K: I mean, they were perceived as being depressed too, but yes, the narrative was more about nerves, at first, and then schizoid later. I think I speak though of depression more generally, as opposed to a specific designation in the DSM. In our culture we have a sense that a diagnosis somehow makes it real … it is real, of course, because of suffering. But a diagnosis of a mental illness is a discursive label that is culturally and historically situated. People take it as uncontestable fact that Zelda was schizophrenic. People also have no idea that schizophrenia was then a much more catch-all category, often applied to deviant woman/troublesome wives in that time. I am interested in the genealogy of all of this. I think that mental illness is real — but I am critical of the absolutism of the psychiatric diagnosis. I’m interested in language, how these women were in so many ways constructed by language. The thing about writing, if one can be empowered to write, one can actually succeed in writing against the culture, in challenging how you’ve been written. And if you cannot write, if you are silenced, others are allowed to write your narrative for you.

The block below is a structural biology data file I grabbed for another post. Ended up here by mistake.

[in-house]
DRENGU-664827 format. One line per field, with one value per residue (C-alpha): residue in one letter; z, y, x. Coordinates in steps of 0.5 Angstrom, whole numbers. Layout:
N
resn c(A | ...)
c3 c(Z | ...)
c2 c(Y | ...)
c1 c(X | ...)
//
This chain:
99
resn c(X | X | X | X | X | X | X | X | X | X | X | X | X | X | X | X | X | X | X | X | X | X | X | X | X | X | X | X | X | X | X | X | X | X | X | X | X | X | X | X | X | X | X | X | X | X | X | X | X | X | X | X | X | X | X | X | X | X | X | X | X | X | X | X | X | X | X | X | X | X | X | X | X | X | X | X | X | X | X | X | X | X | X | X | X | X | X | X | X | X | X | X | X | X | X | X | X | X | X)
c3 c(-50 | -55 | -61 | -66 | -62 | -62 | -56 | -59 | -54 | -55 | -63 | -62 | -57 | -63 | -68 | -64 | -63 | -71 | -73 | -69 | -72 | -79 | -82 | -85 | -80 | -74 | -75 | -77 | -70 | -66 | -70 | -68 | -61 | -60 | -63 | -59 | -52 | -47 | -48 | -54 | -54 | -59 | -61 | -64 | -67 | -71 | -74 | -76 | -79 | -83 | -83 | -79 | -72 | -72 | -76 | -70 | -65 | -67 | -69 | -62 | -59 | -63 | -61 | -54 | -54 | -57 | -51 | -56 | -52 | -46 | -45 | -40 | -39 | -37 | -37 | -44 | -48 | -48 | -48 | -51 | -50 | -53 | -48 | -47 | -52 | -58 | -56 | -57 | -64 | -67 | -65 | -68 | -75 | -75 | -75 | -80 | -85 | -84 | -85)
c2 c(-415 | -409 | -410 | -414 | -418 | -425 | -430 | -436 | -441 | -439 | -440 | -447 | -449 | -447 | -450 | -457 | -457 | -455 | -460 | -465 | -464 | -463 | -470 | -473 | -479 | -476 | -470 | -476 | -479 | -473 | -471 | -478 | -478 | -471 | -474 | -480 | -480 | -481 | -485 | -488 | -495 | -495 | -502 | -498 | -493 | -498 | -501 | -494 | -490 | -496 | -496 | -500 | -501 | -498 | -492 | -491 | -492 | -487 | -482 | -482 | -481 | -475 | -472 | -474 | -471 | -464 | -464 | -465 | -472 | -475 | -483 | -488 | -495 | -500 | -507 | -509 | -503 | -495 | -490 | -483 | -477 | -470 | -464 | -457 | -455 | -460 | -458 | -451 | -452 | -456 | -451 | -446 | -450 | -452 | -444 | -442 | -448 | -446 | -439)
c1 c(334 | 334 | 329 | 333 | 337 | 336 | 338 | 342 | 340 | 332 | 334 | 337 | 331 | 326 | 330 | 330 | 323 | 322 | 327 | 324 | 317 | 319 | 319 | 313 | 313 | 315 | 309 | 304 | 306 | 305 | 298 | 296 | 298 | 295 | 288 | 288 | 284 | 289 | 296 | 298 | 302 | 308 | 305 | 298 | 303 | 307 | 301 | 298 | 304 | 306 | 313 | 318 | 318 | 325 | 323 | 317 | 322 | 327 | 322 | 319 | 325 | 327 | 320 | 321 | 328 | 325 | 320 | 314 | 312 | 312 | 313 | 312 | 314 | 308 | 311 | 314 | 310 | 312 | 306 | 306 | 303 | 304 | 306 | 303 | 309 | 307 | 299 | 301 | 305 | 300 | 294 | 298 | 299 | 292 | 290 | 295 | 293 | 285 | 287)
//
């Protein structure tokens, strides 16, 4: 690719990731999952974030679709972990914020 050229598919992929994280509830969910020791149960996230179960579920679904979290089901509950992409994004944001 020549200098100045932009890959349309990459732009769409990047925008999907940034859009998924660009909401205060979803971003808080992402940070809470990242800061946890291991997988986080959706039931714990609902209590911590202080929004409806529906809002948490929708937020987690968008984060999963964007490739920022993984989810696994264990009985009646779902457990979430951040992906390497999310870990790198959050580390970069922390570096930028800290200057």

M: Yes. I remember you writing about these diagnostic labels “as discursive categories” and people not being aware of this any more than they are aware of the discursive categories of fiction, memoir, etc.
K: Many people really benefit from and need psychiatric and psychological treatment, of all types. But we take it as natural in our culture, these labels, as absolutely authoritative, when they’re not.
M: Yeah, I have great skepticism toward the diagnostic model in mental health and from my own experiences with breakdowns, which I sense you do too in Heroines.
K: I am critical of what has been called the “medical model” of mental illness. Unfortunately most literary biographers are not critical of the system. My own experiences have informed a lot of this. That can politicize us, right? Breaking down. Being taken up by psychiatry, becoming a psychiatric patient. Something that catalyzed this project is how often biographies of these women (the writers, the wives), as well as the biographies of their famous husbands, rely on diagnostic labels as a way to explain or dismiss them. This happens so much less to the “genius men” — it undercuts the canonization. I guess that’s what I’m saying about hysteria and anxiety. These men channeled and fetishized the feminine, the hysterical, in these great modernist texts, and even though they were nervous messes, it didn’t dictate their identity or how they’re read or perceived now. They weren’t often NAMED. To be named — to name yourself, to see your identity through merely a diagnostic label — how does that change how you view yourself? As a writer?